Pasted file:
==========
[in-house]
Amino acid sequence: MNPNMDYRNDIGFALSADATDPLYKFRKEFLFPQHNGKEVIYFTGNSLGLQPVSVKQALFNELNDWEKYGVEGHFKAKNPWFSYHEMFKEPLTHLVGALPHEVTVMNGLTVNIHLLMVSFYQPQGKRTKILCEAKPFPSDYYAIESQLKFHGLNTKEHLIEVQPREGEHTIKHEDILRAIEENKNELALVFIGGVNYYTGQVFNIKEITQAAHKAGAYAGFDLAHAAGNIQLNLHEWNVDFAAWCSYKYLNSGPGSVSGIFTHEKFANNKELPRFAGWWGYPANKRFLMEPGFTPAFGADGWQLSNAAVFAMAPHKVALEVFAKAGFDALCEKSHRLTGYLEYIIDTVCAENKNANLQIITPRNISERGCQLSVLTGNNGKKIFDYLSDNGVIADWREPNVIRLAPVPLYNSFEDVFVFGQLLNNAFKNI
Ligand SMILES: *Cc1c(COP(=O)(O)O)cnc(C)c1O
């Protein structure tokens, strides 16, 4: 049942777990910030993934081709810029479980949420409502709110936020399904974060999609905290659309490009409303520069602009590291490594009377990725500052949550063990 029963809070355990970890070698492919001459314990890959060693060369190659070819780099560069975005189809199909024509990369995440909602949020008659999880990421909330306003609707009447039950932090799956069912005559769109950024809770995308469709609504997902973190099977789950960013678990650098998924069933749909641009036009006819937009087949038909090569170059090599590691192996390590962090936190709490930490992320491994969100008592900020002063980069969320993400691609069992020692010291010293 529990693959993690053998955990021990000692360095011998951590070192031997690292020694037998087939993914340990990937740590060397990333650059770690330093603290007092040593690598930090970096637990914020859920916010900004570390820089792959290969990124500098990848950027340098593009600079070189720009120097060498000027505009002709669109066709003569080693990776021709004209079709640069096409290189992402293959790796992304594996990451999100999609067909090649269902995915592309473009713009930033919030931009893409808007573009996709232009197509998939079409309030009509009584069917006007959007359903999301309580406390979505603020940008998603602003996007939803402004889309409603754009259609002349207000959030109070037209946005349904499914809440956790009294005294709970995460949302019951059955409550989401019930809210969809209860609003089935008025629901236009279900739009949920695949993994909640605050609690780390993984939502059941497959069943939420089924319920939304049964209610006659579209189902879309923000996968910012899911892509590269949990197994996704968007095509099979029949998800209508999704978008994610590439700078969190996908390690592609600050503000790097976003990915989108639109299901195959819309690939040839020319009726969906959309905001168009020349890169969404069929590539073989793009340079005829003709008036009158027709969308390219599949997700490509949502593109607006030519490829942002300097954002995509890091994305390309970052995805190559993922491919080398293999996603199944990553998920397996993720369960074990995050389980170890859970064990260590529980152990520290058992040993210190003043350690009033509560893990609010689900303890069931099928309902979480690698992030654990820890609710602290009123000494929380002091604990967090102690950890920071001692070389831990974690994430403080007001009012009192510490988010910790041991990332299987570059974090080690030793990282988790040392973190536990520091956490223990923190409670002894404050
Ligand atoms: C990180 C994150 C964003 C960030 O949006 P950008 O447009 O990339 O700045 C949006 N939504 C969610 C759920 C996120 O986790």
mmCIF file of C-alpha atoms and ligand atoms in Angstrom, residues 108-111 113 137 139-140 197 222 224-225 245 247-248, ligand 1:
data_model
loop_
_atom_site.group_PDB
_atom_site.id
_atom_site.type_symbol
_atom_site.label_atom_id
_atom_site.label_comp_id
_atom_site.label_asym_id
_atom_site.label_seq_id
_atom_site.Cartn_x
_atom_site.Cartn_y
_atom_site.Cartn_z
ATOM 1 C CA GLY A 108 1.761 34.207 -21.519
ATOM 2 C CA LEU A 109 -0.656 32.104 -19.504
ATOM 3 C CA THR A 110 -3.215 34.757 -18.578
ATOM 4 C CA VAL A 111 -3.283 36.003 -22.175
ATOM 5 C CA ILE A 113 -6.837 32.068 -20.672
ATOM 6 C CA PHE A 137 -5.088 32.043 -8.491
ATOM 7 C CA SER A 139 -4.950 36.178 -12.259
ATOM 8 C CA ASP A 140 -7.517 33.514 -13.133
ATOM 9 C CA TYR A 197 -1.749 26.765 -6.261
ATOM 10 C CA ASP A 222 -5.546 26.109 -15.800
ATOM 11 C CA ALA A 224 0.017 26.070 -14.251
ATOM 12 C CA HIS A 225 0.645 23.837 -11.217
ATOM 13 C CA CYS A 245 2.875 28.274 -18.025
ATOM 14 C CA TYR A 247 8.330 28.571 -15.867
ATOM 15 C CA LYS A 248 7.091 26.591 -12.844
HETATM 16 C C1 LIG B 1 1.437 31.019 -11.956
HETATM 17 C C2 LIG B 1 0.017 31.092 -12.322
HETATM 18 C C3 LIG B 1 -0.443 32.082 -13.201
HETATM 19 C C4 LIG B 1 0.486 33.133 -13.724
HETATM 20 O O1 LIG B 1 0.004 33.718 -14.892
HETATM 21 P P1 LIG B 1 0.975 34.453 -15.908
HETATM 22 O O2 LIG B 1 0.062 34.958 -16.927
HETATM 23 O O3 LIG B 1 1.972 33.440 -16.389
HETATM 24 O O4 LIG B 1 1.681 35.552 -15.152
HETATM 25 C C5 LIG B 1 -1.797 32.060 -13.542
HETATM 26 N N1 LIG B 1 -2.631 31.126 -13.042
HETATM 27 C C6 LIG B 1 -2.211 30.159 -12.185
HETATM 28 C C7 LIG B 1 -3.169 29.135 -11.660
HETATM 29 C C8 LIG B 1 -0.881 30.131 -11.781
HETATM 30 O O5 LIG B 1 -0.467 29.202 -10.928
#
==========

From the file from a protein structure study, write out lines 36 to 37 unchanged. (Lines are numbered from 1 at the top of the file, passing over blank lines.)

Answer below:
HETATM 18 C C3 LIG B 1 -0.443 32.082 -13.201
HETATM 19 C C4 LIG B 1 0.486 33.133 -13.724